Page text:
Review of environmental impact assessment and monitoring in salmon aquaculture

Averil Wilson, Shona Magill, Kenny Black

Research output: Chapter in Book/Report/Conference proceedingChapter

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Abstract

This report compiles and reviews environmental impact assessment (EIA) and
environmental monitoring procedures and practices in salmon cage aquaculture in Canada, Chile, Ireland, New Zealand, Norway, the United Kingdom and the United States of America.
The regulatory process for pre-development EIA in each of the 7 countries is
described. For existing farms, environmental monitoring regulations and practices are described and differences of approach noted. Weaknesses are highlighted and some suggestions for improvement are given.
All the countries studied have a regulatory system in place for a systematic study of the environmental costs and benefits of a proposed new salmon farm (EIA). The EIA system highlights potentially negative environmental impacts but socio-economic costs and benefits are generally not part of the EIA process. However, in some countries, e.g. Scotland, a brief socio-economic analysis is often included. A more rigorous and explicit approach to assessing socio-economic costs and benefits would be very helpful in allowing decision-makers to balance these against any environmental costs.All countries have regulations regarding the monitoring of existing salmon farms to ensure compliance with a variety of environmental standards. In most countries there is a perception that regulation does offer protection to the environment. However, in most cases farmers regard the regulatory process as relatively slow and bureaucratic. This is
particularly the case in the United States of America where responders to a questionnaire indicated that development was stifled by the complex regulatory regime. In Chile, while regulations and standards exist, there is a perception that regulatory authorities have insufficient resources to adequately monitor performance and police compliance. In all countries, but particularly in North America, greater dialogue between all stakeholders in a non-litigious arena would be highly beneficial, as there appears to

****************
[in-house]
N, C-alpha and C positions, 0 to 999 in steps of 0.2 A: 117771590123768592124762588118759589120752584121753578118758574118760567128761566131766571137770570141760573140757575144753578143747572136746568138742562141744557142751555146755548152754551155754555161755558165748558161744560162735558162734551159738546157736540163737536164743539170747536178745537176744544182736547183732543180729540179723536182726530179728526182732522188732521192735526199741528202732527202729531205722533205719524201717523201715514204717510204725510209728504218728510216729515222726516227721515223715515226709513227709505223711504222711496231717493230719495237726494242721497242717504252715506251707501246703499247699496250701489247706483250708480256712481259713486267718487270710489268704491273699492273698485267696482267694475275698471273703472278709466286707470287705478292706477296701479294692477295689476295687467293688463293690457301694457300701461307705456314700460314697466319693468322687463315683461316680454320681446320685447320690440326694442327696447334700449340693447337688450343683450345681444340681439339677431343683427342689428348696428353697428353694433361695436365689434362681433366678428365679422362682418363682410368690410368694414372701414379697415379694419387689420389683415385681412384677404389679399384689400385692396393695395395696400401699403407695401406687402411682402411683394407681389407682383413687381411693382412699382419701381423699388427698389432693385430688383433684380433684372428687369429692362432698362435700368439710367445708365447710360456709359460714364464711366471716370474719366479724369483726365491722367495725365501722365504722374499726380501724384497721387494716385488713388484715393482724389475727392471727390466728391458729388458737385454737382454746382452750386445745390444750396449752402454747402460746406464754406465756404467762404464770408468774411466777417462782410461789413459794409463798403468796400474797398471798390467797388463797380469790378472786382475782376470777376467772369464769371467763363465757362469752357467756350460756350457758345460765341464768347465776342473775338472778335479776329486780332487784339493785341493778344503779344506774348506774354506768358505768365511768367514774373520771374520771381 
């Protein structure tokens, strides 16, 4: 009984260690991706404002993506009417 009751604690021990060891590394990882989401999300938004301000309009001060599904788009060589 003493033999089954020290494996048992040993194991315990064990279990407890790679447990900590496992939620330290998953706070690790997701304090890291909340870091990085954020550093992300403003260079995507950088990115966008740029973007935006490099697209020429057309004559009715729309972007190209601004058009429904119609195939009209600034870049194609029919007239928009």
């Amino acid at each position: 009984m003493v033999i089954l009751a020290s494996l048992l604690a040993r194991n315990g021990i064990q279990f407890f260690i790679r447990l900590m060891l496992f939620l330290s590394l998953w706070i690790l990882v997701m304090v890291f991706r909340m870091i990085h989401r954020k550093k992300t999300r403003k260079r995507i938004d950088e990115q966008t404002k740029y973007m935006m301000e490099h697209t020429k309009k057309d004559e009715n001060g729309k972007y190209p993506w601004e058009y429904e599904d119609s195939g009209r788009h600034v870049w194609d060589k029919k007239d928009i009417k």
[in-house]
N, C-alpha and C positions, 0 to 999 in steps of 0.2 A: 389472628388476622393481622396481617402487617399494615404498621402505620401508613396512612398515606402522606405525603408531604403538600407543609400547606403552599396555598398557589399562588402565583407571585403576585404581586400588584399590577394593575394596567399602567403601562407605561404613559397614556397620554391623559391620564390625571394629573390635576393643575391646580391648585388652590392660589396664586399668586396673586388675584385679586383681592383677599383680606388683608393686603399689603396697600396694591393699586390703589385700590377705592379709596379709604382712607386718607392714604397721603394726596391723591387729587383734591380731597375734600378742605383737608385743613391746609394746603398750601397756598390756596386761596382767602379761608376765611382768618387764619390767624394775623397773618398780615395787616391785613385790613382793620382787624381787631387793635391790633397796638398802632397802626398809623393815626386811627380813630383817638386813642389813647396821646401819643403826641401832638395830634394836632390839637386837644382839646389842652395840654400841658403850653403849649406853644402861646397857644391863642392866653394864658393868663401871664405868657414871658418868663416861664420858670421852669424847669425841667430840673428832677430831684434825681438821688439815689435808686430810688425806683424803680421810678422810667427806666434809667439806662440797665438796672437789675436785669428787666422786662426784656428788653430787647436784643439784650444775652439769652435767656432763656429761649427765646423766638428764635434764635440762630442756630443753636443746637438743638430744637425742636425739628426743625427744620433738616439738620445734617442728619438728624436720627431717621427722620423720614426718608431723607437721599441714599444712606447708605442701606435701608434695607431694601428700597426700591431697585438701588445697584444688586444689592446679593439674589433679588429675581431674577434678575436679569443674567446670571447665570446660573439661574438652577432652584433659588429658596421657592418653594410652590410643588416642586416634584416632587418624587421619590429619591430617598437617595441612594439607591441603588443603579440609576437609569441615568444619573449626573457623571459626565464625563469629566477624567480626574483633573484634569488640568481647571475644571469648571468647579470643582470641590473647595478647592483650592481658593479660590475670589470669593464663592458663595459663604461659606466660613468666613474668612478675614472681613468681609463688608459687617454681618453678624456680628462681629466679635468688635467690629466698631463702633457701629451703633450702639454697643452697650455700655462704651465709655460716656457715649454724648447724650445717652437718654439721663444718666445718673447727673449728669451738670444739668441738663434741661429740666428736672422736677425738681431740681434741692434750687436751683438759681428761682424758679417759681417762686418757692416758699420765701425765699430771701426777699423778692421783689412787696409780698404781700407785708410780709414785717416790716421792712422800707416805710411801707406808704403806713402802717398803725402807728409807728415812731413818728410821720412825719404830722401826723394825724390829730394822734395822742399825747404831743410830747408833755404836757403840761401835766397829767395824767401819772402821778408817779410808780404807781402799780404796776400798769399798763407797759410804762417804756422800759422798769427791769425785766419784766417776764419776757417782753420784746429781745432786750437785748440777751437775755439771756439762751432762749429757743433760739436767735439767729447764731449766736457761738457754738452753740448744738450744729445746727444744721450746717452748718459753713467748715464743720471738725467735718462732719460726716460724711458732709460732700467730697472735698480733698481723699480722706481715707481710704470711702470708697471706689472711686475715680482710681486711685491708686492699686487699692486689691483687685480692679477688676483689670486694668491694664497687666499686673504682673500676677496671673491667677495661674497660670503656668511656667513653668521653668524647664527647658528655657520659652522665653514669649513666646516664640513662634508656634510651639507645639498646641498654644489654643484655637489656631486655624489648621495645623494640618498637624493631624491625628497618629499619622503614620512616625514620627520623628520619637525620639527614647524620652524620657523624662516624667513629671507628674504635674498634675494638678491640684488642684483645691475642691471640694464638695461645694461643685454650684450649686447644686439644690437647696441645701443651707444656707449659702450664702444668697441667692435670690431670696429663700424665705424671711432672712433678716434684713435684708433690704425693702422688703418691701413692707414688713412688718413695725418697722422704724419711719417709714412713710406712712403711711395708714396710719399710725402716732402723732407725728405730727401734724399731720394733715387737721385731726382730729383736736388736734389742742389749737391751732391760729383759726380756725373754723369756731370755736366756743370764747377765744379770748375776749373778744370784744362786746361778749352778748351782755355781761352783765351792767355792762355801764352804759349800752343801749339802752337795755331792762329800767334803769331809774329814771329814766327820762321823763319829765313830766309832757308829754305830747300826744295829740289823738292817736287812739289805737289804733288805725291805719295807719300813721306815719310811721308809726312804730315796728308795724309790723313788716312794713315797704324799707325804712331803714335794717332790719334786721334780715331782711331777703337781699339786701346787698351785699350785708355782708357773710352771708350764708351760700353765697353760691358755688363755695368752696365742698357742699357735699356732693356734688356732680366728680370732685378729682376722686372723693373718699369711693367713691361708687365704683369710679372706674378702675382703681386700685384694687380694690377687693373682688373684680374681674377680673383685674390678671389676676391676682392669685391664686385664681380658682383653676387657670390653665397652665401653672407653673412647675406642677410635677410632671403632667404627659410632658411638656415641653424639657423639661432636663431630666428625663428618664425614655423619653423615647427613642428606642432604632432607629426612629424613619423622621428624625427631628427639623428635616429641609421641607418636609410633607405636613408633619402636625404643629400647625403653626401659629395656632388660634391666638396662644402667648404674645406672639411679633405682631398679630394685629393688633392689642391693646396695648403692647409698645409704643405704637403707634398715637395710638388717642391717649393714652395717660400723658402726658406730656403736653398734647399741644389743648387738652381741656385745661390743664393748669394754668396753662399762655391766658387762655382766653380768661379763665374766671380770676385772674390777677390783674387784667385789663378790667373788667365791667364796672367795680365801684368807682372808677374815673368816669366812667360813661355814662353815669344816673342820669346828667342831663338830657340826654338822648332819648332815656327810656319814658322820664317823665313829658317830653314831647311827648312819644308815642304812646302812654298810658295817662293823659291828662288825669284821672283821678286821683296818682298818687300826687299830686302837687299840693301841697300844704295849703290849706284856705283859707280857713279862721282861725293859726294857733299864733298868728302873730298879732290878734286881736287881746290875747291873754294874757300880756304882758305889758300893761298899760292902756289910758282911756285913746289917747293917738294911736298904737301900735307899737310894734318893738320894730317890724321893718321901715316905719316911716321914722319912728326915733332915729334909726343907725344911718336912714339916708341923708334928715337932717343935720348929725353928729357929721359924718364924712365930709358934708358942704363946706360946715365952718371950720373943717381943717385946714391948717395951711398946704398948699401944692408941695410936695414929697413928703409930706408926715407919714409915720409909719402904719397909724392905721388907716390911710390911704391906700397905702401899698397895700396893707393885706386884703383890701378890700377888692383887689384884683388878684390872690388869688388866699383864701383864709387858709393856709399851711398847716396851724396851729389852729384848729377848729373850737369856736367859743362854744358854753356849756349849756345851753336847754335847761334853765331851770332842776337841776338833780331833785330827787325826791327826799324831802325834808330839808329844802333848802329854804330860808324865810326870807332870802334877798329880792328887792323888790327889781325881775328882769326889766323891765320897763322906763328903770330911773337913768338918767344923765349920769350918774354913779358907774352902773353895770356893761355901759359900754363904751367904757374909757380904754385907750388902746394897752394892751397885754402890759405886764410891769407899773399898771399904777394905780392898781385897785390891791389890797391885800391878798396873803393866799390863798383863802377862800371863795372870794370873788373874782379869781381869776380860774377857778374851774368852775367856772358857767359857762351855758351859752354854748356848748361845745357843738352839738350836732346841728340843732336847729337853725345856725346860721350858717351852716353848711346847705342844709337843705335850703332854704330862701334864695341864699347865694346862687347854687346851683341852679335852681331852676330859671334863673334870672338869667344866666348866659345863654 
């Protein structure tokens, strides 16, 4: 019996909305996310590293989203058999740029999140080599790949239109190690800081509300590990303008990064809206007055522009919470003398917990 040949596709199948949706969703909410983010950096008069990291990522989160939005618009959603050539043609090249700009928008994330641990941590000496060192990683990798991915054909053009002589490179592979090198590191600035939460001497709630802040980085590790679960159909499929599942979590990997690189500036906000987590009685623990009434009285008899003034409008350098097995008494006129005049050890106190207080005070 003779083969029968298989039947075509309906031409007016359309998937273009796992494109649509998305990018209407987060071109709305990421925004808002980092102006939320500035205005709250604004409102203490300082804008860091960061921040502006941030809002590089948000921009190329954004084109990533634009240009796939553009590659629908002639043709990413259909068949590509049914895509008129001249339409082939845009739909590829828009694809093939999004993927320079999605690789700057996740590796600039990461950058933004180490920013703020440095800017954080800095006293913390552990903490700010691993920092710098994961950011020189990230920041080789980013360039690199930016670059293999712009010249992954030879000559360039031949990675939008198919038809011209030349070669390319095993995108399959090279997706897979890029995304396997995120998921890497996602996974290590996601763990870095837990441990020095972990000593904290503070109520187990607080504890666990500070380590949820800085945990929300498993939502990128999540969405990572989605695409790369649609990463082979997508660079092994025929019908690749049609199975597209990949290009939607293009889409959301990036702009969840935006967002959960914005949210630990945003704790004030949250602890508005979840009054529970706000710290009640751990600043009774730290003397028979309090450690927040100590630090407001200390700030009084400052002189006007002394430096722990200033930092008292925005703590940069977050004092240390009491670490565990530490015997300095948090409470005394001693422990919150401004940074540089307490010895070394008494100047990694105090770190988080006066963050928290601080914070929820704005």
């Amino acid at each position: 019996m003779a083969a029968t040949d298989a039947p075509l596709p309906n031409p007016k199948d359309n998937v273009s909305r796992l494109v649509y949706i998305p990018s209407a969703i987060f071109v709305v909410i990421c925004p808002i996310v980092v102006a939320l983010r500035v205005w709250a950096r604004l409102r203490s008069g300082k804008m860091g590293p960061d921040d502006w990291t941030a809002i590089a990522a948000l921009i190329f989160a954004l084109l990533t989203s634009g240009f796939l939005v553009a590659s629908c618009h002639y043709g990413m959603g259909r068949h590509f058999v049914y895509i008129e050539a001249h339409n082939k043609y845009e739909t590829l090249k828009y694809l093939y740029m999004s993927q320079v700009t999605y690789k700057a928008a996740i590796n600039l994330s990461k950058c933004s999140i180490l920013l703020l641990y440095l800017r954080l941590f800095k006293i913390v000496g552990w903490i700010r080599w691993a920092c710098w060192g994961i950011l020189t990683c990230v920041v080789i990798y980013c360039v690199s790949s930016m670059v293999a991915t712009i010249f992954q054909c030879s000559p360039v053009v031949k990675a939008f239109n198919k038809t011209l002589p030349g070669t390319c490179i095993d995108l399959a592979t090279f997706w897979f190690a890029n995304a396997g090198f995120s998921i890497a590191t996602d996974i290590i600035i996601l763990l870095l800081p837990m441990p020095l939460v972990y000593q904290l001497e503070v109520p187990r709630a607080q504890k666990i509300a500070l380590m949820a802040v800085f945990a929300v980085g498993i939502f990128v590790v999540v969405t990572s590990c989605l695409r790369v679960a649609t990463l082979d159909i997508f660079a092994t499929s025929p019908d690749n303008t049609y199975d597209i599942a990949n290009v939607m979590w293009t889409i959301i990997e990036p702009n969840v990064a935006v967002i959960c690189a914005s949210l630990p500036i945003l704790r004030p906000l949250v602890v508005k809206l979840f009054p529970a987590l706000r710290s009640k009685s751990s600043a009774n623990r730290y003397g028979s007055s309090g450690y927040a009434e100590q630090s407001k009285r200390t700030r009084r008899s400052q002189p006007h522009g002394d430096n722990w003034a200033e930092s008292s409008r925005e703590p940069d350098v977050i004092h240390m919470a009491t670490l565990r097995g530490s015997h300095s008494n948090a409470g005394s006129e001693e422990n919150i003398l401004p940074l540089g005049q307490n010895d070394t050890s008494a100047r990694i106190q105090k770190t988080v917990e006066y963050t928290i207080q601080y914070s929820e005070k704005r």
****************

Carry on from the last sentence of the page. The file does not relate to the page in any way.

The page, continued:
be considerable mistrust between the industry, the regulators and NGOs. Interchange of scientists and regulators between salmon growing countries and the willingness to learn from regulatory developments in other countries, must be strongly supported. All countries need to put greater effort into determining impacts at the waterbody rather than site scale. This requires modelling approaches backed up by long time-series measurements for validation and calibration
Improvements in technologies for preventing escapes and in regulation should follow the Norwegian example where escapes of farmed fish must be reported on a statutory basis, particularly in Atlantic areas. Sea lice are a threat to wild populations so compulsory delousing should be implemented in all jurisdictions (following Norway) and a robust framework of basin-scale cooperation between farmers and wild fish interests regarding synchronous stocking and treatment should be encouraged to minimize medicine use. There is a clear need for environmental data collected at farms to be placed in the public domain to increase confidence in the regulatory process.
Original languageEnglish
Title of host publication FAO Fisheries and Aquaculture Technical Paper. No. 527.
Subtitle of host publication Environmental impact assessment and monitoring in aquaculture.
Place of PublicationRome
PublisherFood and Agriculture Organization of the United Nations (FAO)
Pages455-535
Number of pages82
Publication statusPublished - 2009

Publication series

NameFAO Technical Paper
Number527

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